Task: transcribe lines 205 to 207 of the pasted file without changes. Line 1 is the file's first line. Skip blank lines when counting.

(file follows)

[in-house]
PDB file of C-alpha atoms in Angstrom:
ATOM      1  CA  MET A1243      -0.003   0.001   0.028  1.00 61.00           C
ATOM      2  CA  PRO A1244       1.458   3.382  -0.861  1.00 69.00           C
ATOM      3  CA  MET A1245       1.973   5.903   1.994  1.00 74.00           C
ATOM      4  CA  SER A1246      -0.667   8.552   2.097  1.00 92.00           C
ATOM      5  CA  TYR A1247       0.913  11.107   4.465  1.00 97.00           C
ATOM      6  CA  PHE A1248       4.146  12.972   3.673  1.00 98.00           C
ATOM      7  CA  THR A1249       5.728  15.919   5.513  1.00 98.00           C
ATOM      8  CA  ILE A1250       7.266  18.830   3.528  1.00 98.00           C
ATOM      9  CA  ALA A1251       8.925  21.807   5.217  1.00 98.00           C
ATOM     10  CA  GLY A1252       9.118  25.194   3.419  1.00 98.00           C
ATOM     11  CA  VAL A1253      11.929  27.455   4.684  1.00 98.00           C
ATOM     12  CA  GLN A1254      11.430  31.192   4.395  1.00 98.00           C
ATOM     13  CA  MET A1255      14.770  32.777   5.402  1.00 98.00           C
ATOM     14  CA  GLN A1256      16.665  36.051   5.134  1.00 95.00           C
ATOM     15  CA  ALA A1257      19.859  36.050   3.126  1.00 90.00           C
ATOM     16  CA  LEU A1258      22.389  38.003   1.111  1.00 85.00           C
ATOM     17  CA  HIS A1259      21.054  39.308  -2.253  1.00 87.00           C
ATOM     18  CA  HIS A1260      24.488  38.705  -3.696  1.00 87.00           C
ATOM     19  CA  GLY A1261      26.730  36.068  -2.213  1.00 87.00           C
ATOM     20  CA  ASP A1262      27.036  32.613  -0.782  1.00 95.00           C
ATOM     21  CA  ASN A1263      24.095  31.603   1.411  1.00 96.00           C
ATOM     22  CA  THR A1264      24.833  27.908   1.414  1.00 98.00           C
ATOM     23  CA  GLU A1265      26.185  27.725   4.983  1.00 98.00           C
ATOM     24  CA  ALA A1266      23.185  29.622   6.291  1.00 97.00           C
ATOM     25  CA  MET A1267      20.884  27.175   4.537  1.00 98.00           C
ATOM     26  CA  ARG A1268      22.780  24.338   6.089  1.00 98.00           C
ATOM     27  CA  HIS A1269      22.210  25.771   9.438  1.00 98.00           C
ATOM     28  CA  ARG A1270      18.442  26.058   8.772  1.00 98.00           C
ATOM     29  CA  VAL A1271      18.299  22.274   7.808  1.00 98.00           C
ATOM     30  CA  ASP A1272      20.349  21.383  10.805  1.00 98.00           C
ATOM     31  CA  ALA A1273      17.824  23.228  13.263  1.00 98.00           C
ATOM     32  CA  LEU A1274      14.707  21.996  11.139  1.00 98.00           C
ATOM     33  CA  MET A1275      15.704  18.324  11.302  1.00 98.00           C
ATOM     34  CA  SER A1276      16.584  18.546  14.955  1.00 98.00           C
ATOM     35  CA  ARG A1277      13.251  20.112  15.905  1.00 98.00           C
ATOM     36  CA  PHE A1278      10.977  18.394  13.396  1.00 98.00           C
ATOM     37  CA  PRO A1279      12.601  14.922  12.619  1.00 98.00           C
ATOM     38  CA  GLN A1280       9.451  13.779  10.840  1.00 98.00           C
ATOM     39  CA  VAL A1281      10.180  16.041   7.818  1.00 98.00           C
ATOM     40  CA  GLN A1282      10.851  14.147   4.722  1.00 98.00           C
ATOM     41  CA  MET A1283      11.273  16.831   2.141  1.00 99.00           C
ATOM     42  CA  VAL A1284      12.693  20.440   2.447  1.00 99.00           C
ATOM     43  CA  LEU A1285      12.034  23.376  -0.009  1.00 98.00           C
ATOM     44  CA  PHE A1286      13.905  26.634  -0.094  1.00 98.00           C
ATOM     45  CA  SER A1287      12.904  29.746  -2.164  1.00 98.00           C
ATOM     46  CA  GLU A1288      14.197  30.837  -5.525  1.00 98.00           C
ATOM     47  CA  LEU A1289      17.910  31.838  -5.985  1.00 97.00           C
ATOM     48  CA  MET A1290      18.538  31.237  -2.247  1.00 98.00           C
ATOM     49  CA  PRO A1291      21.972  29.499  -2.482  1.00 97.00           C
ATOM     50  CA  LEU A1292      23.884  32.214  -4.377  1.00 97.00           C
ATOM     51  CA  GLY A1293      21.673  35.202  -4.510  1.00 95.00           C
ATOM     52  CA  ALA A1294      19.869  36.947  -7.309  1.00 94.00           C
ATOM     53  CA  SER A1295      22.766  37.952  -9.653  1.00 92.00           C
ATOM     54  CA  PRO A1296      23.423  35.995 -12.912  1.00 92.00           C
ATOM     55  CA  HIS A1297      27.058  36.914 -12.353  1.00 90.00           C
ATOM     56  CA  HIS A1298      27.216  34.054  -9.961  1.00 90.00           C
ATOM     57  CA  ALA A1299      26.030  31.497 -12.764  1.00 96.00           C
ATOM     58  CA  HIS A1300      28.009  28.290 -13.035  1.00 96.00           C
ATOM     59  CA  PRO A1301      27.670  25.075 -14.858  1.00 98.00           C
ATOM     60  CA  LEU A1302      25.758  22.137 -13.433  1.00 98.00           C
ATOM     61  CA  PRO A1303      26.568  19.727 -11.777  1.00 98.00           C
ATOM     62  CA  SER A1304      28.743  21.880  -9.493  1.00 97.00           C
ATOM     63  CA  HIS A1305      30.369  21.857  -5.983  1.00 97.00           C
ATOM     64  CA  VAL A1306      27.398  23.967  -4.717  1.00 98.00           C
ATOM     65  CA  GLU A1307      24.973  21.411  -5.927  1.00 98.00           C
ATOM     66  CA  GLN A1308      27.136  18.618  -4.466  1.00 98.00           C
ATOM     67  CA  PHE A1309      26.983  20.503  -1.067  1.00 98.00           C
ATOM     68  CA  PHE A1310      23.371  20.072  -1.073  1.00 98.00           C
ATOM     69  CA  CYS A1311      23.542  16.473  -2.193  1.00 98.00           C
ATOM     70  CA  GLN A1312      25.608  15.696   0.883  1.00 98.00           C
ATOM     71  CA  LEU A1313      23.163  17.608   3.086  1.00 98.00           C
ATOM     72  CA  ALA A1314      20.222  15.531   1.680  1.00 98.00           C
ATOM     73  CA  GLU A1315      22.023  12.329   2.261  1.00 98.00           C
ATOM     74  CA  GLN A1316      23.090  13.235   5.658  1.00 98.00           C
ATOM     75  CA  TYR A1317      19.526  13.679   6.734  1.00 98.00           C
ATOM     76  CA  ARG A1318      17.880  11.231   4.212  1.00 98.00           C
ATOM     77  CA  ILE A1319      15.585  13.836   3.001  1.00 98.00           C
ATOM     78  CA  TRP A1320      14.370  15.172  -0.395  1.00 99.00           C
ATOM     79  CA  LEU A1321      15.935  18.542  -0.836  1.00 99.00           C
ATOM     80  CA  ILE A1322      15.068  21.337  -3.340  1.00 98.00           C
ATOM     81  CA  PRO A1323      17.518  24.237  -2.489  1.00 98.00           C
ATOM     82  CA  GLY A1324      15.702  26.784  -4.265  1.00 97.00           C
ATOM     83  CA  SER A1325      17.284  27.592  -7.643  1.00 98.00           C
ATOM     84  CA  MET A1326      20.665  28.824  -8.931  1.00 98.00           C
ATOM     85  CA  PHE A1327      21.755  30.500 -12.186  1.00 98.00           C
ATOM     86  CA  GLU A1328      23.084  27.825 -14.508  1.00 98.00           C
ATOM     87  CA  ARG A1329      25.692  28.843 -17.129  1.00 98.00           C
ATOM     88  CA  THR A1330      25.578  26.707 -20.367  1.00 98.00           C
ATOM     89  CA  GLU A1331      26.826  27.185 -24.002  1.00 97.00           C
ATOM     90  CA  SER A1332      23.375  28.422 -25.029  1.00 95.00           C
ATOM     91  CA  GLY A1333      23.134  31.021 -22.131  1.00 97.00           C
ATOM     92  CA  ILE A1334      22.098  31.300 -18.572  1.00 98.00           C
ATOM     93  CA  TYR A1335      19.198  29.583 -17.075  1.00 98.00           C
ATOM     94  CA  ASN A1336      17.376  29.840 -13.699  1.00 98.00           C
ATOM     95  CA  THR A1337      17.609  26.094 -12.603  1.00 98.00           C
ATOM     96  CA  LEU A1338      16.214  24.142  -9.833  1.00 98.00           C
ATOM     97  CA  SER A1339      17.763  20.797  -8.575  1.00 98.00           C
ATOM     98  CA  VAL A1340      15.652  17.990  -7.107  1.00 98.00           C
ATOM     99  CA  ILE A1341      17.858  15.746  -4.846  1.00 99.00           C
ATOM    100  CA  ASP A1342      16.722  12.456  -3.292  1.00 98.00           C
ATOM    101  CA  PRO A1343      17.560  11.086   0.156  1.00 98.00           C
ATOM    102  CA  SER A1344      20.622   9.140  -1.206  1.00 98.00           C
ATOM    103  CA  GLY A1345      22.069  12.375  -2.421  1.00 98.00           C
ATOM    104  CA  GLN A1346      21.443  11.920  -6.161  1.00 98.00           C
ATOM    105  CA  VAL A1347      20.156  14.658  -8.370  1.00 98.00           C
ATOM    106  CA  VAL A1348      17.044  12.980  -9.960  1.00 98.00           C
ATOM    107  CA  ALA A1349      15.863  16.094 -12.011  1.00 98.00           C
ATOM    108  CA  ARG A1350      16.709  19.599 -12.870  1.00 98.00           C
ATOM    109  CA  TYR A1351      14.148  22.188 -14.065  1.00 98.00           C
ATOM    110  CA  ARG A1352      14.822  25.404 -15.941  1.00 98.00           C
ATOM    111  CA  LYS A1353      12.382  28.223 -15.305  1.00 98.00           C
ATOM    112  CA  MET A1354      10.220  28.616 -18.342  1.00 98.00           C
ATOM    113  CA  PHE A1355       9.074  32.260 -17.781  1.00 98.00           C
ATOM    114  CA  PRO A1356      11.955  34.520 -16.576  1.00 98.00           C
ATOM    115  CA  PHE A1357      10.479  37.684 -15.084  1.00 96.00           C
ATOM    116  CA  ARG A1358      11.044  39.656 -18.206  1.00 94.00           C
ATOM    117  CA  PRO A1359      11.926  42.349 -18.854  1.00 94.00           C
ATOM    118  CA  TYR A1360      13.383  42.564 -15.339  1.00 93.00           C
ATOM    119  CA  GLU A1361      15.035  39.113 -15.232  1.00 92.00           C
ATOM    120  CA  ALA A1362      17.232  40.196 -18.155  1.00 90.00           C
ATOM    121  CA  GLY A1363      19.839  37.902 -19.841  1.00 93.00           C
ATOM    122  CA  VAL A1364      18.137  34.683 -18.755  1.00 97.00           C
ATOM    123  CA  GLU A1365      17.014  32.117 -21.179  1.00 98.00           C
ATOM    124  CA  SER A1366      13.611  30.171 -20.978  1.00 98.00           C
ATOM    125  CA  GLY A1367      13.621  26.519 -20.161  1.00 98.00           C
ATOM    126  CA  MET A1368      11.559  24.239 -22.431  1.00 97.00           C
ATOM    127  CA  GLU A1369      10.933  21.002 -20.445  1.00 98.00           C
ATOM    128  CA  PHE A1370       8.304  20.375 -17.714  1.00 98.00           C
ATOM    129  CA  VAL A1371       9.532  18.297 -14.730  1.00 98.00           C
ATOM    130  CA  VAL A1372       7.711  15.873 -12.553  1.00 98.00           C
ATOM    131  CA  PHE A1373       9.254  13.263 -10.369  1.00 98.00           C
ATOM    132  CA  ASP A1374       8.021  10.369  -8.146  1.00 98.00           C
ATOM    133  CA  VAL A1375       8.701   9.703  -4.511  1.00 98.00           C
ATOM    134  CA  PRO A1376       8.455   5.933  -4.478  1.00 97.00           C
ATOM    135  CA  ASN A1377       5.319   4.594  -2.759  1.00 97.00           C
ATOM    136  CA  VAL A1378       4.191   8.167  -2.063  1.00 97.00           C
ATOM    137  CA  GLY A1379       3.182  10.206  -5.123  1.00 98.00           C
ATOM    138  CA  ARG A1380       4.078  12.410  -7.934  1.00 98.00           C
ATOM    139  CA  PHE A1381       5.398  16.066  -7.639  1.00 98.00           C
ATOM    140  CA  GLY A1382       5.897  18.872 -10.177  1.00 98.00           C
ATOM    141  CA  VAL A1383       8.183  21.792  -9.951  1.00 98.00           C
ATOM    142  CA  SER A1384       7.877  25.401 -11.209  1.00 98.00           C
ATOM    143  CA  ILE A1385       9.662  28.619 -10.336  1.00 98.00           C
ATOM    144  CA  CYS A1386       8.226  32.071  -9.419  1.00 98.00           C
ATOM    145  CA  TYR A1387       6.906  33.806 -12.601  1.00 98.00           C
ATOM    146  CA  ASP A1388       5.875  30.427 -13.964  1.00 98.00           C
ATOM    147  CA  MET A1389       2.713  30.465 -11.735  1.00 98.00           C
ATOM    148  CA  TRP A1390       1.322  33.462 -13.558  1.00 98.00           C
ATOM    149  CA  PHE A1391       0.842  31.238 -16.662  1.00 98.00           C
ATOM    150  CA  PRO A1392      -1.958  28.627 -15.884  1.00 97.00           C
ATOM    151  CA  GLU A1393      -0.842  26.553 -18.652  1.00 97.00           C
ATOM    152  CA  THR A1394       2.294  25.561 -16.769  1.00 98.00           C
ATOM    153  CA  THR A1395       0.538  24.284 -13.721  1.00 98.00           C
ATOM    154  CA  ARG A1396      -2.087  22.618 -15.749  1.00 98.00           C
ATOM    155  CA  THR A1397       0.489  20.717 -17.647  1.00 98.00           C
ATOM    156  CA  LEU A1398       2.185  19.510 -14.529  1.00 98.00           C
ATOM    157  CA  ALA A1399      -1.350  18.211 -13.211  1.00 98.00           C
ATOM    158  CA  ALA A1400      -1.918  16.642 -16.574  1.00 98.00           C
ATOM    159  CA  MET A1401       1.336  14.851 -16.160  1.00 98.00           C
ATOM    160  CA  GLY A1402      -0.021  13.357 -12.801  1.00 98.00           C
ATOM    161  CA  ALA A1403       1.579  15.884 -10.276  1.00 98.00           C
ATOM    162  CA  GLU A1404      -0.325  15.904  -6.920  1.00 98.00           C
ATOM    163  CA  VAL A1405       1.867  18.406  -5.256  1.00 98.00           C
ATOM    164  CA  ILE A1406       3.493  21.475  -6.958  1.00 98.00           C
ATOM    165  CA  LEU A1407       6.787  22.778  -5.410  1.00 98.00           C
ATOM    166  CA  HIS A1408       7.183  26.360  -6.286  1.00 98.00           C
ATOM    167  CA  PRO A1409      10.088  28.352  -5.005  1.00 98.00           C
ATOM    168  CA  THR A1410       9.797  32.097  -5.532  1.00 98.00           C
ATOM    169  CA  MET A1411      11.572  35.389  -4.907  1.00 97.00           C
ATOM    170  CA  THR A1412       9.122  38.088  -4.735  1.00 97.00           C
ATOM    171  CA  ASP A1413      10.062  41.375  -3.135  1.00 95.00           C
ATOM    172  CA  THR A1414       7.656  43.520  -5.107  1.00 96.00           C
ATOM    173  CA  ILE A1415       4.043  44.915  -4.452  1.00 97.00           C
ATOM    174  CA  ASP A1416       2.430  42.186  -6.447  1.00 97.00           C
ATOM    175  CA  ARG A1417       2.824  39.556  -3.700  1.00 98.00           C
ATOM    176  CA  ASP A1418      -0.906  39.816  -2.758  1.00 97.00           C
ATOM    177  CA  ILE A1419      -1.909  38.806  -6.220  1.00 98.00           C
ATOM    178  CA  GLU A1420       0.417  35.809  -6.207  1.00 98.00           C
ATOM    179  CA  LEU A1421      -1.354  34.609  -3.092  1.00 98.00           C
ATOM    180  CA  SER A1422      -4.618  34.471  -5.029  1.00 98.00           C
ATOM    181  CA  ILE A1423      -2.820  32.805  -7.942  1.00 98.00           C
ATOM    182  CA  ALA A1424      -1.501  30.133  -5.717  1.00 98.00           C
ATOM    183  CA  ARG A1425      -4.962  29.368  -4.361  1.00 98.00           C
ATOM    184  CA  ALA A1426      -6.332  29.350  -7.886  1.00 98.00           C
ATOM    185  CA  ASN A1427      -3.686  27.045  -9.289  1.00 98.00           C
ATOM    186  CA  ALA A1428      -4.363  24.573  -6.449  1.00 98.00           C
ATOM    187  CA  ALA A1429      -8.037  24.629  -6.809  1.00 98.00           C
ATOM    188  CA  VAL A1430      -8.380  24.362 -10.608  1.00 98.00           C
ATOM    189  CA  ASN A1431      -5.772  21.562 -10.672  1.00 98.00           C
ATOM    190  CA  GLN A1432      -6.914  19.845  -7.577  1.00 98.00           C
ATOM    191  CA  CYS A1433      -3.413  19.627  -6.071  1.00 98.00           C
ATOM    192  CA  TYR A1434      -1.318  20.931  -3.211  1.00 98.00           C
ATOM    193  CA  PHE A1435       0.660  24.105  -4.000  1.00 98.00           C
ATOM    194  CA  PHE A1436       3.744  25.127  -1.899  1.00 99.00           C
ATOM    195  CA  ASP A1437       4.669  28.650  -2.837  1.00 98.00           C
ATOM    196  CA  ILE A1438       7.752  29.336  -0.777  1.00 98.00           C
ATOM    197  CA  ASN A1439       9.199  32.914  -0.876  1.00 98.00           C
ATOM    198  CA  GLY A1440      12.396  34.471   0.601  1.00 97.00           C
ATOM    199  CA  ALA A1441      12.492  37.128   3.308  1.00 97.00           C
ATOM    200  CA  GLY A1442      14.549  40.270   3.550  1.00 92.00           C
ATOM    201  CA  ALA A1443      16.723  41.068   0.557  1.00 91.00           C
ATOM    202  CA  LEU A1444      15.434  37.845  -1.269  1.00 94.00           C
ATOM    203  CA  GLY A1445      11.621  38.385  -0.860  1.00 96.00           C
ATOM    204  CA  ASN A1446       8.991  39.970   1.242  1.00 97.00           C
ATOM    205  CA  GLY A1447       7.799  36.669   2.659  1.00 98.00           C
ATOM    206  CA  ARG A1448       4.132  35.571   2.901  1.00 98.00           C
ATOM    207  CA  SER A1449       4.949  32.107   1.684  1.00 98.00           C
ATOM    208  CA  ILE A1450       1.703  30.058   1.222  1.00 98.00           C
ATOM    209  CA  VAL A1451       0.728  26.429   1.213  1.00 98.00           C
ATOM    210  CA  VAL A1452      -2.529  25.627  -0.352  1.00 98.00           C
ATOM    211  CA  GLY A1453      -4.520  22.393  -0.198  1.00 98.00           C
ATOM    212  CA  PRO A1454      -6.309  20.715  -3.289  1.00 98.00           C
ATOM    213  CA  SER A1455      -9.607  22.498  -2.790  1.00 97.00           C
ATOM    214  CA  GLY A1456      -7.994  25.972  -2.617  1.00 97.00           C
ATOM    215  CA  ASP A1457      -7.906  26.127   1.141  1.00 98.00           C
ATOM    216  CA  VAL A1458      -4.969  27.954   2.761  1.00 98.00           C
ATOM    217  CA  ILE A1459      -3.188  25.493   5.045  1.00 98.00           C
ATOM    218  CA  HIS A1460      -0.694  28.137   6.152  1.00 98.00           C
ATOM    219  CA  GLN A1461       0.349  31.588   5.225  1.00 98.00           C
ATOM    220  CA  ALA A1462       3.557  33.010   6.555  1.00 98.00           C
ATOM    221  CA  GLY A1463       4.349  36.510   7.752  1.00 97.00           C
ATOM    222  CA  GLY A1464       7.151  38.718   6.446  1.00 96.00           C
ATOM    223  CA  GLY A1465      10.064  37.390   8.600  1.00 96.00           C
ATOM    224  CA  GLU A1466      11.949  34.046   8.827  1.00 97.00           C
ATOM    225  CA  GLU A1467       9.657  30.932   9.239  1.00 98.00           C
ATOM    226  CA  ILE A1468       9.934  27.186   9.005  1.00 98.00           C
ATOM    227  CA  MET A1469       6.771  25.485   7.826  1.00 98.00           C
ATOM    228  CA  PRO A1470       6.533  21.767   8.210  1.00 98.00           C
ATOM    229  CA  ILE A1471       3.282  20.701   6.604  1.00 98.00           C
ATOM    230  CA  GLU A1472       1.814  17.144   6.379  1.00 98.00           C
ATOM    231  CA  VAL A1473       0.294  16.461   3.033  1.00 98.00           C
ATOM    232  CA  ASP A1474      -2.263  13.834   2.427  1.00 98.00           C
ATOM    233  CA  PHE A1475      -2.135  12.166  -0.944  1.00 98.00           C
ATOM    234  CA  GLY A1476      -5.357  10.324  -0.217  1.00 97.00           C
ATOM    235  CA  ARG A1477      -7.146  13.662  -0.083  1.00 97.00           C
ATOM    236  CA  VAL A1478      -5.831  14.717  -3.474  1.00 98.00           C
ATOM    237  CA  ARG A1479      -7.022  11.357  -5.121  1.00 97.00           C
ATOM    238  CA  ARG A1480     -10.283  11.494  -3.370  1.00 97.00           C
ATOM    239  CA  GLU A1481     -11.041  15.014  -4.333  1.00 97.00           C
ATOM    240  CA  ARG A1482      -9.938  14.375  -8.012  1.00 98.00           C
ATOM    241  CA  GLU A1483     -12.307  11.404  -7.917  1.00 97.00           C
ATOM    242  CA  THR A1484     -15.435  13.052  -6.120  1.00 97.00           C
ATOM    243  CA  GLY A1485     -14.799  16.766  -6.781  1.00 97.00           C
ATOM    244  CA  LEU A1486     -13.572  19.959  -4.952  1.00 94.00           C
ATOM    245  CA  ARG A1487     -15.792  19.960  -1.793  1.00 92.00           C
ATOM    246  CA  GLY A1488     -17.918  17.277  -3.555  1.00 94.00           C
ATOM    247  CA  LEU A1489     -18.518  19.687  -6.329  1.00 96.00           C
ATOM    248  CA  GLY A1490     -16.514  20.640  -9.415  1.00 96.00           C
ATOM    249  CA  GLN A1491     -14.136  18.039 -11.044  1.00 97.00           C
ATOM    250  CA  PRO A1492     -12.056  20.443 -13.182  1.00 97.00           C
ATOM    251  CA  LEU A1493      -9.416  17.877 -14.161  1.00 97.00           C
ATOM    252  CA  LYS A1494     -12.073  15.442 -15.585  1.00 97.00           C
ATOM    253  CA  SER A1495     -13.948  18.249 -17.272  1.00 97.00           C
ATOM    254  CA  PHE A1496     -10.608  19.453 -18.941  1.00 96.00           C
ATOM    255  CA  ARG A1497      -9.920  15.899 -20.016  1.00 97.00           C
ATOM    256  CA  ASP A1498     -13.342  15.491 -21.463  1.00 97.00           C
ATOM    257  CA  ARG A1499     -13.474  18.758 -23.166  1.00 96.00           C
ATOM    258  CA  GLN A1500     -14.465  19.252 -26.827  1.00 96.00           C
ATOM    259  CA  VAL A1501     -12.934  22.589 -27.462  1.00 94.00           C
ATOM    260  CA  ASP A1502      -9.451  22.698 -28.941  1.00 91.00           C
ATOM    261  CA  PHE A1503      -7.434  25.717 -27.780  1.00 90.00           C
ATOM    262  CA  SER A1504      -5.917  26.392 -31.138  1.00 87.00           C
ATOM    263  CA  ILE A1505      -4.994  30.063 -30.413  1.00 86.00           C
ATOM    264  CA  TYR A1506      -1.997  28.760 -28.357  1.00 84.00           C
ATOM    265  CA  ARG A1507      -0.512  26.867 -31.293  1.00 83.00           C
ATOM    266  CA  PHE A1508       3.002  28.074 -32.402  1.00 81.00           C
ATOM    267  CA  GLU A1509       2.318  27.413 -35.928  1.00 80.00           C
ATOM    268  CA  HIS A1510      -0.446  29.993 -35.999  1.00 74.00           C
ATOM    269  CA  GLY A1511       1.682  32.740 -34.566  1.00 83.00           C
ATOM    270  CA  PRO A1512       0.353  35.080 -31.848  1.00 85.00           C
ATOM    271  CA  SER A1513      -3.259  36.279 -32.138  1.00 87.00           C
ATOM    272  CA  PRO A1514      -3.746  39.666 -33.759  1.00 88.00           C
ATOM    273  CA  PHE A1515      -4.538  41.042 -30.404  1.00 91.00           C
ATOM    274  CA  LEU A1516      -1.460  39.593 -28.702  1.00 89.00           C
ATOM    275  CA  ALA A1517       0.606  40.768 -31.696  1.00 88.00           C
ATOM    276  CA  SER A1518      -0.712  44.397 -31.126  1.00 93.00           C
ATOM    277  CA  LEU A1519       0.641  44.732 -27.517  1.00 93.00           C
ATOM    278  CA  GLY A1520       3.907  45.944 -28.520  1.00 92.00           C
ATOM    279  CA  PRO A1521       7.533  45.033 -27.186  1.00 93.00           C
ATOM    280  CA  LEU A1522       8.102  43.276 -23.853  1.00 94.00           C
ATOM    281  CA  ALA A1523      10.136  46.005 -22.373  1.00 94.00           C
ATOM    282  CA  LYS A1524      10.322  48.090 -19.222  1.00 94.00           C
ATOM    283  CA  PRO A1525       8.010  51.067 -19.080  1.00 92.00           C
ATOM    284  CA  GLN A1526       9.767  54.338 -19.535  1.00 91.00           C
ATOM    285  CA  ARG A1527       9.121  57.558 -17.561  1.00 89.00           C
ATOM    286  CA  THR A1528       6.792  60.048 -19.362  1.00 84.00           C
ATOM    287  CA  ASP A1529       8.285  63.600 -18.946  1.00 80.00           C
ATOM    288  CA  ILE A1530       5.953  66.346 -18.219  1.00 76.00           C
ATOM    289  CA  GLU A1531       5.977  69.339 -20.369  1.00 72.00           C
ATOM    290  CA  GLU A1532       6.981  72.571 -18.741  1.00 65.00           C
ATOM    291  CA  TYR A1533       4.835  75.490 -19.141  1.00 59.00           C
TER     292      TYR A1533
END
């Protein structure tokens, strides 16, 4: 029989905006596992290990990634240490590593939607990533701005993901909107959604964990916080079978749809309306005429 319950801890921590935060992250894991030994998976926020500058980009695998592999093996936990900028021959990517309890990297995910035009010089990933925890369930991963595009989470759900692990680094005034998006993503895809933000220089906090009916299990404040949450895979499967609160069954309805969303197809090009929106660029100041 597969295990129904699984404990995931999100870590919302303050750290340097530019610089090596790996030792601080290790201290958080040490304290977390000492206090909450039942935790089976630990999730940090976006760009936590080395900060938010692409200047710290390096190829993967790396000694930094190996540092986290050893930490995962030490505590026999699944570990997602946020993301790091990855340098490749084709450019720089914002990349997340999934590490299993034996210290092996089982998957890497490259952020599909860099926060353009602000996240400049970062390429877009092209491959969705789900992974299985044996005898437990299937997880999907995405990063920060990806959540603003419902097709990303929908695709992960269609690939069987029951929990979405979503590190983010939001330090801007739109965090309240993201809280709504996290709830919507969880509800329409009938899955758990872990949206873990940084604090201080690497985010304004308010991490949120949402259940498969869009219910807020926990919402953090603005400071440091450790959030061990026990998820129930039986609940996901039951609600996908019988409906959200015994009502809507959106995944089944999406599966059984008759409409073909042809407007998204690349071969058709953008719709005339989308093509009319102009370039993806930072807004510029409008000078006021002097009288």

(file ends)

ATOM    203  CA  GLY A1445      11.621  38.385  -0.860  1.00 96.00           C
ATOM    204  CA  ASN A1446       8.991  39.970   1.242  1.00 97.00           C
ATOM    205  CA  GLY A1447       7.799  36.669   2.659  1.00 98.00           C